An independent examination of whale and dolphin meat products purchased from Japan's largest online marketplace has revealed mercury levels well above the Japanese government's maximum allowable limits.
The UK-based Environmental Investigation Agency (EIA) tested 13 products purchased from Yahoo! Japan - the only major online retailer to continue to feature whale and dolphin meat - and an additional seven products from Japanese supermarkets.
"Every sample showed mercury contamination exceeding the Japanese government's own recommended safe level of 0.4 parts per million (ppm)," the EIA said in a statement on Wednesday morning.
"In one instance of dried pilot whale meat purchased from Yahoo! Japan, the mercury level was found to be 19ppm - a shocking 47.5 times the safe limit," the EIA said.
Mercury occurs naturally in the environment, but accumulates up the marine food chain. The problem, studies reveal, is that human activity - mainly in industry - is contributing much more mercury than naturally occurring amounts.
In November 2012 Dartmouth University in its "Sources to Seafood" report noted that "despite declines in mercury inputs in some regions of the world, methylmercury in commonly consumed marine fish continues to exceed human health guidelines in most marine waters. And, globally, the amount of mercury released to the environment each year from human activities is on the rise".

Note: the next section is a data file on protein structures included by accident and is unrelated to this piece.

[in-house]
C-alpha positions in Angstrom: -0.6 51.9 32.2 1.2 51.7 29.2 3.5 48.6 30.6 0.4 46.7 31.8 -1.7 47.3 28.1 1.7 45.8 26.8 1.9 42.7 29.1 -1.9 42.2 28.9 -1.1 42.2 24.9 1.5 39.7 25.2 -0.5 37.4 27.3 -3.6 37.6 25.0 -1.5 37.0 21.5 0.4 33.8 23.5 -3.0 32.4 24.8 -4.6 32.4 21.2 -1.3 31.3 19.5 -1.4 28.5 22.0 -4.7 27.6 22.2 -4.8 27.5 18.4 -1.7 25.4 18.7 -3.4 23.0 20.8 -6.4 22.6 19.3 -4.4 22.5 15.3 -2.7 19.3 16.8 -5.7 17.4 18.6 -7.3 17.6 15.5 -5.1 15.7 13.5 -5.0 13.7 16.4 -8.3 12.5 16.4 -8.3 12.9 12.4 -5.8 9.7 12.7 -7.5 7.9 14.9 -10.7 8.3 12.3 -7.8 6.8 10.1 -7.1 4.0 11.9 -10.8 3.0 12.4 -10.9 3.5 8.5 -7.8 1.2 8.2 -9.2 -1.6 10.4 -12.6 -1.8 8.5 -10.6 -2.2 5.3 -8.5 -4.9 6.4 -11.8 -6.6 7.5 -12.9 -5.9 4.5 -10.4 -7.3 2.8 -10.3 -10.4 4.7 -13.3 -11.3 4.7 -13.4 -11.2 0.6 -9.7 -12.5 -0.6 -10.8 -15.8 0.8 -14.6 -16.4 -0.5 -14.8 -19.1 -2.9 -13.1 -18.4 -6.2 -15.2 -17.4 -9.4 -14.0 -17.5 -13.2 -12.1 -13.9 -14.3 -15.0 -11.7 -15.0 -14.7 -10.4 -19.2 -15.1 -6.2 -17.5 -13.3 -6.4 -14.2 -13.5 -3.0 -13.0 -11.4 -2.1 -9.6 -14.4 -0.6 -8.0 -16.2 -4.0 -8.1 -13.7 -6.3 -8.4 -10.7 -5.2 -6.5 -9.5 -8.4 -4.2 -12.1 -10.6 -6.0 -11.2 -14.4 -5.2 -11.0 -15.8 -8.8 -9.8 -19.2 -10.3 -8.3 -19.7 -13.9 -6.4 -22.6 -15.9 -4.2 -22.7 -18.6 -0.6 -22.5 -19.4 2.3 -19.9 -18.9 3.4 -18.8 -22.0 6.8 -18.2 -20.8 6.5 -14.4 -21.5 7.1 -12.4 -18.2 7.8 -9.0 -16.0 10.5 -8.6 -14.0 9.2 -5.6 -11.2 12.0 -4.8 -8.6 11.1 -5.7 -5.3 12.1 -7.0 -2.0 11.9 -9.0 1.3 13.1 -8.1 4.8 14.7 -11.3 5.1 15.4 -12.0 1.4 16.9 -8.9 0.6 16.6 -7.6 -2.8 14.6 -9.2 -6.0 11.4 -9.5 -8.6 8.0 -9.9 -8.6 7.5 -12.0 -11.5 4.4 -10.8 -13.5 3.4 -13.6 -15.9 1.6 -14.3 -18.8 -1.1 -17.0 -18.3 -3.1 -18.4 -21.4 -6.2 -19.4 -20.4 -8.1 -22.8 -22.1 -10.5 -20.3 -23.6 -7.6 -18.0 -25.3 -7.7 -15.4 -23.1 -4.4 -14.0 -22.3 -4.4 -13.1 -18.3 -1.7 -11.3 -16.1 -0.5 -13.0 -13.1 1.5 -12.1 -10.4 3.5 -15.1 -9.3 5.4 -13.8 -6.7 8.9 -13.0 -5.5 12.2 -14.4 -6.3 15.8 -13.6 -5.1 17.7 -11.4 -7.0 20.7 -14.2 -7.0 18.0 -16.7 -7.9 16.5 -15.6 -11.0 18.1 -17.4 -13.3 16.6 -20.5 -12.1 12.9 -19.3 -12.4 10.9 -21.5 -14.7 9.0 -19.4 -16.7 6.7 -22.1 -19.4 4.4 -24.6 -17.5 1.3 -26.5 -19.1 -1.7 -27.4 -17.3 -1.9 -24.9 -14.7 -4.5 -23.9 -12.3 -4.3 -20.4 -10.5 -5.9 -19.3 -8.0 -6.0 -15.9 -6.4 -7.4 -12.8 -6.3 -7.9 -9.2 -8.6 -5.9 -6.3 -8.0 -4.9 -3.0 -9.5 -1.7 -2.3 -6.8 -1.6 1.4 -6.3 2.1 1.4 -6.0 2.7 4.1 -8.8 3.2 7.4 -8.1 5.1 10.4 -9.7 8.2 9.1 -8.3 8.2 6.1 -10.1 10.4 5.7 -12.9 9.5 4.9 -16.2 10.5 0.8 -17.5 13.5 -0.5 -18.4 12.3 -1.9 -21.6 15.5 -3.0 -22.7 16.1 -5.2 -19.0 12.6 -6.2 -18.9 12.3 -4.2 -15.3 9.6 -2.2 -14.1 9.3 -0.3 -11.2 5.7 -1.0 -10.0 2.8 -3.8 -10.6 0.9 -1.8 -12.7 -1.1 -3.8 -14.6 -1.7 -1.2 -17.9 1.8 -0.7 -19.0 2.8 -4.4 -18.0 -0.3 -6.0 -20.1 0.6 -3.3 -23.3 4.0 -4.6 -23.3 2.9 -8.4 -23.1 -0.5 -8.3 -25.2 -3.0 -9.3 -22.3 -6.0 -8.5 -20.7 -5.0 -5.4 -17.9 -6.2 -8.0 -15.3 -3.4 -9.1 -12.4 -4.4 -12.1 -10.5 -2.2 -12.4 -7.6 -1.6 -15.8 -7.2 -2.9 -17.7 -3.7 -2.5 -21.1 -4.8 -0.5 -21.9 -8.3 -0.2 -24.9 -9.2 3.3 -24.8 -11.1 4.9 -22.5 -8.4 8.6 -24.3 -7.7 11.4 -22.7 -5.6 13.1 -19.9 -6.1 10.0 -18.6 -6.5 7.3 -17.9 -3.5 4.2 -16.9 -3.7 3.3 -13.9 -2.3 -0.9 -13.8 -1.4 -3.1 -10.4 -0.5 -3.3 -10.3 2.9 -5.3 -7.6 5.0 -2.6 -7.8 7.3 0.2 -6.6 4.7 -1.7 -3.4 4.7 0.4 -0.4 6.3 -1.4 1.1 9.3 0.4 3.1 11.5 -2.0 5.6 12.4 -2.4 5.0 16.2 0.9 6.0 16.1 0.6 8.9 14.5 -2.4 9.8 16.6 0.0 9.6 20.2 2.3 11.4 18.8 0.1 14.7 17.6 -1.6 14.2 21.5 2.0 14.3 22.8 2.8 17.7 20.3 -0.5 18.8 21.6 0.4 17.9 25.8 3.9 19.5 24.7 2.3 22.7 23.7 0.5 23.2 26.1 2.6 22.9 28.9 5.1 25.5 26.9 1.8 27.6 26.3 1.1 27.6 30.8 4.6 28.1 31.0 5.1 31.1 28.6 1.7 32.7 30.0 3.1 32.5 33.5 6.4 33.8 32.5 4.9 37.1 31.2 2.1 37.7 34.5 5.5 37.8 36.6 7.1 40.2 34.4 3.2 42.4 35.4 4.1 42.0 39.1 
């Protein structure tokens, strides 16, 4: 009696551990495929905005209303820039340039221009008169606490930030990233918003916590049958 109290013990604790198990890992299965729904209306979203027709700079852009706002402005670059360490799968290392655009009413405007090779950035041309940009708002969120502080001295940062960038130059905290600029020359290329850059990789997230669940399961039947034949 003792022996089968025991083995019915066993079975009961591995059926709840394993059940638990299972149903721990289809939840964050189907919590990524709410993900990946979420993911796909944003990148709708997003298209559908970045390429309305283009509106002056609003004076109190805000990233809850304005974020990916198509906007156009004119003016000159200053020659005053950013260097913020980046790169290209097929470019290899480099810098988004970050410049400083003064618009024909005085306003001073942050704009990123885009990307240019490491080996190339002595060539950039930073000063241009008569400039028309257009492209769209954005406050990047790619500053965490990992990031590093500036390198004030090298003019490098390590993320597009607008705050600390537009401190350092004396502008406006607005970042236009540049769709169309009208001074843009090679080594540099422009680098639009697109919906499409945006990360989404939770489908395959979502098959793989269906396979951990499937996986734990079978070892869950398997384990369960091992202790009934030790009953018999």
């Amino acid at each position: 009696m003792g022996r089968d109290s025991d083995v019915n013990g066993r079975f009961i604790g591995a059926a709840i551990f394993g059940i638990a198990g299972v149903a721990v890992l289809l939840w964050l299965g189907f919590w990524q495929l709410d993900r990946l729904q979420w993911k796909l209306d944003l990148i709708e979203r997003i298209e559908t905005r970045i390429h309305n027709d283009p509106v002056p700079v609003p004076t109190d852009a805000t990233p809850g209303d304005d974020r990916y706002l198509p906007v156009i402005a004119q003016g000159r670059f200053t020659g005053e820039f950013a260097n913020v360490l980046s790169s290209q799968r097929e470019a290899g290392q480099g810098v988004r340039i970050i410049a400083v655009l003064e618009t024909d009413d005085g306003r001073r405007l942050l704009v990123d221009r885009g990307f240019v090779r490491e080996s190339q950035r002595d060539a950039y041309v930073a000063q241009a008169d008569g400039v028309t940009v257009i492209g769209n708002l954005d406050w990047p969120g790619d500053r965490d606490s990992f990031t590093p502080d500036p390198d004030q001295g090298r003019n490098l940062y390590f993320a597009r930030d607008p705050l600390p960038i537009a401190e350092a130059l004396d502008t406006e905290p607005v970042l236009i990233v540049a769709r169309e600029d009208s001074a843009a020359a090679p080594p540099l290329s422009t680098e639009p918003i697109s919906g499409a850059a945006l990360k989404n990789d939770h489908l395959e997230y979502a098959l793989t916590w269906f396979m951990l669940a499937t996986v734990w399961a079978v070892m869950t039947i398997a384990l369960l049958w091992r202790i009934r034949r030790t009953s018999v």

Heavy metals like mercury - and lead - are toxic to the brain and nervous system. The effects of mercury on foetus and child development have been a growing worry as the heavy metal concentrates in certain marine species.
For instance, the US Food and Drug Administration advises pregnant women to avoid eating certain species high in mercury - shark, swordfish, king mackerel, and tilefish from the Gulf of Mexico.
The EIA's tests were carried out by the laboratory Bureau Veritas in Japan. Among the products from Yahoo! Japan tested were pilot whale rib cut (18ppm), Baird's beaked whale jerky (3.7ppm) and stew (7.2ppm), pilot whale spare ribs (13ppm) and roasted whale (10ppm).
Products obtained from supermarkets and identified as deriving from the notorious Taiji drive hunts included dolphin meat (11ppm), dolphin stomach meat (2.8ppm) and whale intestines (10ppm).
"Time and again, our analysis of cetacean products on sale in Japan has shown them to be riddled with mercury and other pollutants which pose serious threats to human health," said EIA Oceans Campaign head Clare Perry in the statement.
In an e-mail to The Straits Times, Ms Perry wrote that "having tested well over 300 cetacean products over the last 12 years or so, a large proportion (over 50 per cent) have shown mercury levels above the government recommended limits".
"If you take just the coastal cetaceans, then 100 per cent of the products exceed those levels and there is certainly no indication that levels are diminishing,"she said.
The EIA called on Japan's government, and on retailers and consumers, to take "swift and decisive action to remove" the products from the market.